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\red5\green99\blue193;\red177\green45\blue26; India: Holders of passports endorsed British citizen, as well as Australian, New Zealand and US passport holders may be eligible for the e-Tourist Visa to enter India. Unfortunately the Indian government are not currently granting visas for anybody travelling with a Canadian passport. The visa can be applied for through the official Indian government visa website only - \ul \ulnone . Please check all eligibility criteria that can be found on the website but important points are listed below - You must be arriving into one of 29 selected entry points which can be found via the official Indian Government website link above. However, you can exit from any of the authorised immigration check posts in India. Passports must have at least 6 months validity from the date of arrival in India and at least two blank pages for stamping. Visa applications will take approximately 4 days to process. There are different validity visas and the costs are as follows: 30-day validity (travelling between April and June) - $10 30-day validity (travelling between July and March) - $25 1-year validity - $40 5-year validity- $80 Those applying for a 30 day electronic visa can only apply within 30 days of arrival for your visa to be valid. Furthermore double entry is permitted and you can only obtain two 30-day visas in a calendar year. Please note these costs are subject to frequent change so you should check on the official Indian government visa website mentioned above. Biometric data will be collected on arrival in India. If you are not eligible for the e-Tourist Visa, please refer to VFS Global to apply for your Indian visa - \ul \ulnone Whilst the online form offers a relatively quick way to apply for a visa, some applicants have reported difficulty in completing the form. If you do require assistance, then you may consider applying through Explore's recommended visa service in the UK, Travcour. They can complete the online visa on your behalf for a service fee + the visa cost. See \ul www.travcour.com \ulnone If you do require assistance in obtaining a visa then you may be able to apply through Explore's recommended visa service in the UK, Travcour. See www.travcour.com to download the relevant visa application for your trip, if applicable (UK citizens only), along with details of how to apply for your visa through Travcour. The Team at Travcour will be happy to answer specific questions relating to visa applications, please call them directly on 0208 5431846 . It is your responsibility to ensure that you are in possession of a full passport, with the correct validity for your chosen destination. 20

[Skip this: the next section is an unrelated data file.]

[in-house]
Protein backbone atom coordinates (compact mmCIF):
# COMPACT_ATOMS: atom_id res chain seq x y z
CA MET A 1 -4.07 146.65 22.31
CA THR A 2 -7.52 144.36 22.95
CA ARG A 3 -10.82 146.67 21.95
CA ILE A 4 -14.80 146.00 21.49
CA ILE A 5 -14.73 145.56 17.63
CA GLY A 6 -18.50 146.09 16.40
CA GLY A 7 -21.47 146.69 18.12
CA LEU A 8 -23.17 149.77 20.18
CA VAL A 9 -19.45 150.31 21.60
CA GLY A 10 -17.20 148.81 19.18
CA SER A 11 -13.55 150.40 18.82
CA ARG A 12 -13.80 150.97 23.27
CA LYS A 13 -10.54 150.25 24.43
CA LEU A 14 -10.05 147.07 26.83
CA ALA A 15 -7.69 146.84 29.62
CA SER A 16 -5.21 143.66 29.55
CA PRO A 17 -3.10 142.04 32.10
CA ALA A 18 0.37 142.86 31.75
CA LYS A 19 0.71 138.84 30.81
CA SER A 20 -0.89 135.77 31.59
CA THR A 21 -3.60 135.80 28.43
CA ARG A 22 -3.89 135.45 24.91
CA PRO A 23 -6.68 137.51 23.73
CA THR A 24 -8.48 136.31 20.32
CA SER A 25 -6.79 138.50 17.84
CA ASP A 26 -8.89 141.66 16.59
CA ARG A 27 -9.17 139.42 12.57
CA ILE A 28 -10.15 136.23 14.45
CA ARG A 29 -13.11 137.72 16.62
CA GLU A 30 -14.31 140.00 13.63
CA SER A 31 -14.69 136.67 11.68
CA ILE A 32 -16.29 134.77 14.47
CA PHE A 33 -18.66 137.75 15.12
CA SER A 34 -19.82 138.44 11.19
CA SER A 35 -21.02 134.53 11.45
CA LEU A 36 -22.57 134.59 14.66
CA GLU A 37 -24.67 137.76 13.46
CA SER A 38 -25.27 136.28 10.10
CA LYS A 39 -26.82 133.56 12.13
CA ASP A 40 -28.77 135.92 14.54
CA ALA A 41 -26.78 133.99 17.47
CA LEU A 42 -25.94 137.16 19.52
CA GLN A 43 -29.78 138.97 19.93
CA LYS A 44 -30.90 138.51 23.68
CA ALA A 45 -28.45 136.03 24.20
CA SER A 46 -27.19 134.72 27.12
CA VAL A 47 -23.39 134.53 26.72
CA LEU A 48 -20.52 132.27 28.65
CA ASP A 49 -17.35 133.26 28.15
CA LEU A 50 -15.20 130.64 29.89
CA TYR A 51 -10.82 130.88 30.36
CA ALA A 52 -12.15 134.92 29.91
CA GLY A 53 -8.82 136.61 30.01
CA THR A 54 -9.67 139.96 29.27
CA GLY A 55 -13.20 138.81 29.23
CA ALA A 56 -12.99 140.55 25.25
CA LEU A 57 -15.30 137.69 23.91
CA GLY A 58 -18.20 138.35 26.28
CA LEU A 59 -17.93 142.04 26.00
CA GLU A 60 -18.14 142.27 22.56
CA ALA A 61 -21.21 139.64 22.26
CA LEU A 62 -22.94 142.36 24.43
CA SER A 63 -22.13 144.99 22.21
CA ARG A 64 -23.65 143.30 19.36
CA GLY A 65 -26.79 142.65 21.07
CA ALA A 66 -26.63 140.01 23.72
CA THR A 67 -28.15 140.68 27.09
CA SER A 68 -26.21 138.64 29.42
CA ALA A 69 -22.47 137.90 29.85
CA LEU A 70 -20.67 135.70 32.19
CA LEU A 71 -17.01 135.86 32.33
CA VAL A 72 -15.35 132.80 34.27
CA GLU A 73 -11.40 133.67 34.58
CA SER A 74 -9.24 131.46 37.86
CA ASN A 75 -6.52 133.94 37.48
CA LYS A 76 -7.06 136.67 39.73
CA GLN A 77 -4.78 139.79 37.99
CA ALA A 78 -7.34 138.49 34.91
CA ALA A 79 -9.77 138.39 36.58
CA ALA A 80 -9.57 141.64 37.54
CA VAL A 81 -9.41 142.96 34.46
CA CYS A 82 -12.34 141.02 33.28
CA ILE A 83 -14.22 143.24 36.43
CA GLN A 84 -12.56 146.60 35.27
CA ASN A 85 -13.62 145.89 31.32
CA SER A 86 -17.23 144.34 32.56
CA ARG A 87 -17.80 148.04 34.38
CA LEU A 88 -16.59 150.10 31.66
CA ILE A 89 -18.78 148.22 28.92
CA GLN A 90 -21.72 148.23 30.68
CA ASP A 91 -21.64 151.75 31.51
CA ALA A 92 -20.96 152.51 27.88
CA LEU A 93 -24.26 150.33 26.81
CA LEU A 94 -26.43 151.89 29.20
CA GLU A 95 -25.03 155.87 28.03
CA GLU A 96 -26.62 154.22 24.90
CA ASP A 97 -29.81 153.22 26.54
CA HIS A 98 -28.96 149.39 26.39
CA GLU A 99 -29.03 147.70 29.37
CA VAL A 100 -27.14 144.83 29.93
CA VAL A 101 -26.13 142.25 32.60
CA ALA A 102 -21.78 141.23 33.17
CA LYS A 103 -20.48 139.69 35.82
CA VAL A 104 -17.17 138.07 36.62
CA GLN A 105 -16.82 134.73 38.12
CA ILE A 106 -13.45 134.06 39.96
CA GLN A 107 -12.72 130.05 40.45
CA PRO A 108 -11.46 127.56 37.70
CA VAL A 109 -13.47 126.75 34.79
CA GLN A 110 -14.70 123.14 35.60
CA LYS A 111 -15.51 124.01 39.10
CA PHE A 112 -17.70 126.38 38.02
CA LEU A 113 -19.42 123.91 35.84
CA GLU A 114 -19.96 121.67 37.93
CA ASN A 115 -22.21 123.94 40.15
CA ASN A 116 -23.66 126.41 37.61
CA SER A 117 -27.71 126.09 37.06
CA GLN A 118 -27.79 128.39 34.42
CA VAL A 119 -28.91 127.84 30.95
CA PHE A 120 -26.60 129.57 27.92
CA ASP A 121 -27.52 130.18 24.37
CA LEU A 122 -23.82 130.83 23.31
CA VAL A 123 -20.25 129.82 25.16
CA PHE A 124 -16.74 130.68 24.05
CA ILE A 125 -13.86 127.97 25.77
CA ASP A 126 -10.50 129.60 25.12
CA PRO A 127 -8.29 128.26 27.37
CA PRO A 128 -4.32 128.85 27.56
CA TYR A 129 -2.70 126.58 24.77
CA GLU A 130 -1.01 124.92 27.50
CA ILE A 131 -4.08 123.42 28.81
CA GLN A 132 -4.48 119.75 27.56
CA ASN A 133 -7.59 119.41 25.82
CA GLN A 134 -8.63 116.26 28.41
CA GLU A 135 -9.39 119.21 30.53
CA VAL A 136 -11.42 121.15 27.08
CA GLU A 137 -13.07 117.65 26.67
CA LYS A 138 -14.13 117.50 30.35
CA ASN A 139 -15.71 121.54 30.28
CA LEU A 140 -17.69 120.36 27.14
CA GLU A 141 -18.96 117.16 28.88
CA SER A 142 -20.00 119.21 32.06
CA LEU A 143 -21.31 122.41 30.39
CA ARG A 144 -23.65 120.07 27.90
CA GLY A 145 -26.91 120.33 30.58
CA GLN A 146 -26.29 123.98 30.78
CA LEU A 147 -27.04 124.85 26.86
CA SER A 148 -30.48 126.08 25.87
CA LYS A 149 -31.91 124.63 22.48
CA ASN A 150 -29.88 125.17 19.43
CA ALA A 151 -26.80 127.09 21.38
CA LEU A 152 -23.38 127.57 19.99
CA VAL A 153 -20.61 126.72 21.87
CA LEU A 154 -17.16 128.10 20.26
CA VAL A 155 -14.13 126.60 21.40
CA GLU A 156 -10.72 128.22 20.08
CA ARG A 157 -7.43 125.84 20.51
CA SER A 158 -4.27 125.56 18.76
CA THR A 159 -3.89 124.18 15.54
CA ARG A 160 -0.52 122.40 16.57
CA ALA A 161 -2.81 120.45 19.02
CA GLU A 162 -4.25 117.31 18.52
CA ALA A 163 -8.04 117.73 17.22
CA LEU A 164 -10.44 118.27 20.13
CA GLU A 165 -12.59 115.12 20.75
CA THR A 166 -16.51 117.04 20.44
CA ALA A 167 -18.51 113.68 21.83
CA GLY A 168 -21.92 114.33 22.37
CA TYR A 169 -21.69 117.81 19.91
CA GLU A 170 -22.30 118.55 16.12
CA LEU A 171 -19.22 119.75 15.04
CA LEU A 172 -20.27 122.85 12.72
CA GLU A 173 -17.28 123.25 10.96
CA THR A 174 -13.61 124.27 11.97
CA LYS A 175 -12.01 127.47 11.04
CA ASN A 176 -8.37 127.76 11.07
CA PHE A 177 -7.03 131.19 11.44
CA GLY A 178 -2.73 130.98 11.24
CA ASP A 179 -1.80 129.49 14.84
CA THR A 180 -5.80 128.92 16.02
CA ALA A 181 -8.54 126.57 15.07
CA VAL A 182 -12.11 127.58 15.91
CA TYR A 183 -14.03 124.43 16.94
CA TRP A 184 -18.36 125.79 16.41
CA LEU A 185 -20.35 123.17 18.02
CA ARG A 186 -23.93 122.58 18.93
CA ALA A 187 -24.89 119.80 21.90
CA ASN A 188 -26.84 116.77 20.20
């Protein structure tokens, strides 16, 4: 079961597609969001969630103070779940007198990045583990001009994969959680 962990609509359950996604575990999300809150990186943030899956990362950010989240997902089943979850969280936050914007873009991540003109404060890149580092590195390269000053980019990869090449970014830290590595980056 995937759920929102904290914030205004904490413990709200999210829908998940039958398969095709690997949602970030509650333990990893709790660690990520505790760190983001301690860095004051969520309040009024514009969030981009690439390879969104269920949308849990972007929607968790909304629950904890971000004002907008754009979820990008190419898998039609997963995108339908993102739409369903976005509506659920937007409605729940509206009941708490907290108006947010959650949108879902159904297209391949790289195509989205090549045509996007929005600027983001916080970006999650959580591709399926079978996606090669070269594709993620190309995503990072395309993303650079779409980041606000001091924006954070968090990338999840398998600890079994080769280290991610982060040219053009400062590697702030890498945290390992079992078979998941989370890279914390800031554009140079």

If you do require assistance in obtaining a visa then you may be able to apply through Explore's recommended visa service in the UK, Travcour. See www.travcour.com to download the relevant visa application for your trip, if applicable (UK citizens only), along with details of how to apply for your visa through Travcour. The Team at Travcour will be happy to answer specific questions relating to visa applications, please call them directly on 0208 5431846.
It is your responsibility to ensure that you are in possession of a full passport, with the correct validity for your chosen destination.
Before booking your Explore trip, please ensure that you read both our Essential Information and Booking Conditions.
Customers who have chosen to book on the ‘Land Only’ arrangements of our tour, please ensure that you have checked your tour specific ‘Joining Instructions’ prior to booking your own travel arrangements. Your joining instructions can be found below in the dates and prices information.
You may also be eligible for the Free Explore Transfer.
Customers booked on the ‘Land Only’ arrangements will receive a Free Transfer, provided you arrive and depart on the tour only itinerary start and end dates. The complimentary transfers will be arranged from the Explore designated airport or train station to your trips joining point, and then back from the ending point to the designated airport or train station. Generally the airport or station that Explore have selected will be the one that is closest to the town or city where the trip starts, or the one nearest to the joining point. It will be either an airport or train station but not both.
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Free transfers are not available for Polar customers.
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For more information regarding the Explore Free Transfer click here
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Read more information about what travel insurance is required.
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You are able to book this tour on a 'land only' basis or as a ‘flight inclusive’ package. Your flight inclusive package will be fully protected by the Civil Aviation Authority (CAA) ATOL protection scheme.